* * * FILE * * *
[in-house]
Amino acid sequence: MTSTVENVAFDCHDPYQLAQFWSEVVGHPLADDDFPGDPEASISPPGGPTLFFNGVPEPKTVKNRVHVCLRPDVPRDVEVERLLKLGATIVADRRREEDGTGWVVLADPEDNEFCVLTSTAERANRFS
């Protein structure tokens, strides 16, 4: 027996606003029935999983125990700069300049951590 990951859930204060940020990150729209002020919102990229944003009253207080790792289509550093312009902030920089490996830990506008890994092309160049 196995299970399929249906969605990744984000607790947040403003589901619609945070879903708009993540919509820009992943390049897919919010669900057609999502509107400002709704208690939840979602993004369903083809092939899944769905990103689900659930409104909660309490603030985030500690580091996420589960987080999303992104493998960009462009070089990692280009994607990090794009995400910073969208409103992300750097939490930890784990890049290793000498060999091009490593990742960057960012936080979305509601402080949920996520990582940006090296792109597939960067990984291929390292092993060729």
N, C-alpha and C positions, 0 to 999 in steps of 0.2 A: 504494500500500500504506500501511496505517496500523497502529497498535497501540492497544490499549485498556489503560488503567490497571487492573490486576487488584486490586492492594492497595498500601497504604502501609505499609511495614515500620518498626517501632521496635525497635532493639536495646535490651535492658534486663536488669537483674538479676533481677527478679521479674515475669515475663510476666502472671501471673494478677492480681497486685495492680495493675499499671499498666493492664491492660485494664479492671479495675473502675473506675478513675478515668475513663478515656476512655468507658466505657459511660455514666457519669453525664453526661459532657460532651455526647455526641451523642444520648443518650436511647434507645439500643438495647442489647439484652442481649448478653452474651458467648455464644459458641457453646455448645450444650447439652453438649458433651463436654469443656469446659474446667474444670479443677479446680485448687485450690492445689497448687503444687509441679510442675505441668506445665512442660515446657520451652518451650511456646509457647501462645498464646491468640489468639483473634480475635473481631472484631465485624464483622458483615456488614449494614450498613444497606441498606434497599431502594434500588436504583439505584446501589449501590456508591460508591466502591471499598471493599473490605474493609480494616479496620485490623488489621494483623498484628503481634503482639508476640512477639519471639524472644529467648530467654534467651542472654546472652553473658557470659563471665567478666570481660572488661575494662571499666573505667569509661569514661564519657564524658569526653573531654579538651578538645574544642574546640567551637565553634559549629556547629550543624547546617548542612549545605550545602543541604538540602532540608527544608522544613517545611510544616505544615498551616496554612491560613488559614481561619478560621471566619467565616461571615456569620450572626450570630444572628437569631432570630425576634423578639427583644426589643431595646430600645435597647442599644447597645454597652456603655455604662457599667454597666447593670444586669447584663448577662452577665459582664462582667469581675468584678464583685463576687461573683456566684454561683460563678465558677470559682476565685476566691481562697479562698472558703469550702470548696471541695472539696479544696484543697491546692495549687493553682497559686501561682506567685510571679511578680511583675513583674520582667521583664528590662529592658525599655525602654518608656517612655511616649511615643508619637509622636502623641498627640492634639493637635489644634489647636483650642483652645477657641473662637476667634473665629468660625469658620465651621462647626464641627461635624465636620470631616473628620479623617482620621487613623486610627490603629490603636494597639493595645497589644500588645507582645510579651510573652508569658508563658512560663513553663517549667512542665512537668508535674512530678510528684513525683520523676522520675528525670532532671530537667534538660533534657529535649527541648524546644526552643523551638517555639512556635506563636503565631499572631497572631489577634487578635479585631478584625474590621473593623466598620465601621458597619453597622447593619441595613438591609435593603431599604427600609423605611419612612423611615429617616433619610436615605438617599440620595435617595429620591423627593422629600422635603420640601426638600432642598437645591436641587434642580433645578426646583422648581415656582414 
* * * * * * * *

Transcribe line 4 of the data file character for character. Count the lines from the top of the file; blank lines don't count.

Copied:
N, C-alpha and C positions, 0 to 999 in steps of 0.2 A: 504494500500500500504506500501511496505517496500523497502529497498535497501540492497544490499549485498556489503560488503567490497571487492573490486576487488584486490586492492594492497595498500601497504604502501609505499609511495614515500620518498626517501632521496635525497635532493639536495646535490651535492658534486663536488669537483674538479676533481677527478679521479674515475669515475663510476666502472671501471673494478677492480681497486685495492680495493675499499671499498666493492664491492660485494664479492671479495675473502675473506675478513675478515668475513663478515656476512655468507658466505657459511660455514666457519669453525664453526661459532657460532651455526647455526641451523642444520648443518650436511647434507645439500643438495647442489647439484652442481649448478653452474651458467648455464644459458641457453646455448645450444650447439652453438649458433651463436654469443656469446659474446667474444670479443677479446680485448687485450690492445689497448687503444687509441679510442675505441668506445665512442660515446657520451652518451650511456646509457647501462645498464646491468640489468639483473634480475635473481631472484631465485624464483622458483615456488614449494614450498613444497606441498606434497599431502594434500588436504583439505584446501589449501590456508591460508591466502591471499598471493599473490605474493609480494616479496620485490623488489621494483623498484628503481634503482639508476640512477639519471639524472644529467648530467654534467651542472654546472652553473658557470659563471665567478666570481660572488661575494662571499666573505667569509661569514661564519657564524658569526653573531654579538651578538645574544642574546640567551637565553634559549629556547629550543624547546617548542612549545605550545602543541604538540602532540608527544608522544613517545611510544616505544615498551616496554612491560613488559614481561619478560621471566619467565616461571615456569620450572626450570630444572628437569631432570630425576634423578639427583644426589643431595646430600645435597647442599644447597645454597652456603655455604662457599667454597666447593670444586669447584663448577662452577665459582664462582667469581675468584678464583685463576687461573683456566684454561683460563678465558677470559682476565685476566691481562697479562698472558703469550702470548696471541695472539696479544696484543697491546692495549687493553682497559686501561682506567685510571679511578680511583675513583674520582667521583664528590662529592658525599655525602654518608656517612655511616649511615643508619637509622636502623641498627640492634639493637635489644634489647636483650642483652645477657641473662637476667634473665629468660625469658620465651621462647626464641627461635624465636620470631616473628620479623617482620621487613623486610627490603629490603636494597639493595645497589644500588645507582645510579651510573652508569658508563658512560663513553663517549667512542665512537668508535674512530678510528684513525683520523676522520675528525670532532671530537667534538660533534657529535649527541648524546644526552643523551638517555639512556635506563636503565631499572631497572631489577634487578635479585631478584625474590621473593623466598620465601621458597619453597622447593619441595613438591609435593603431599604427600609423605611419612612423611615429617616433619610436615605438617599440620595435617595429620591423627593422629600422635603420640601426638600432642598437645591436641587434642580433645578426646583422648581415656582414 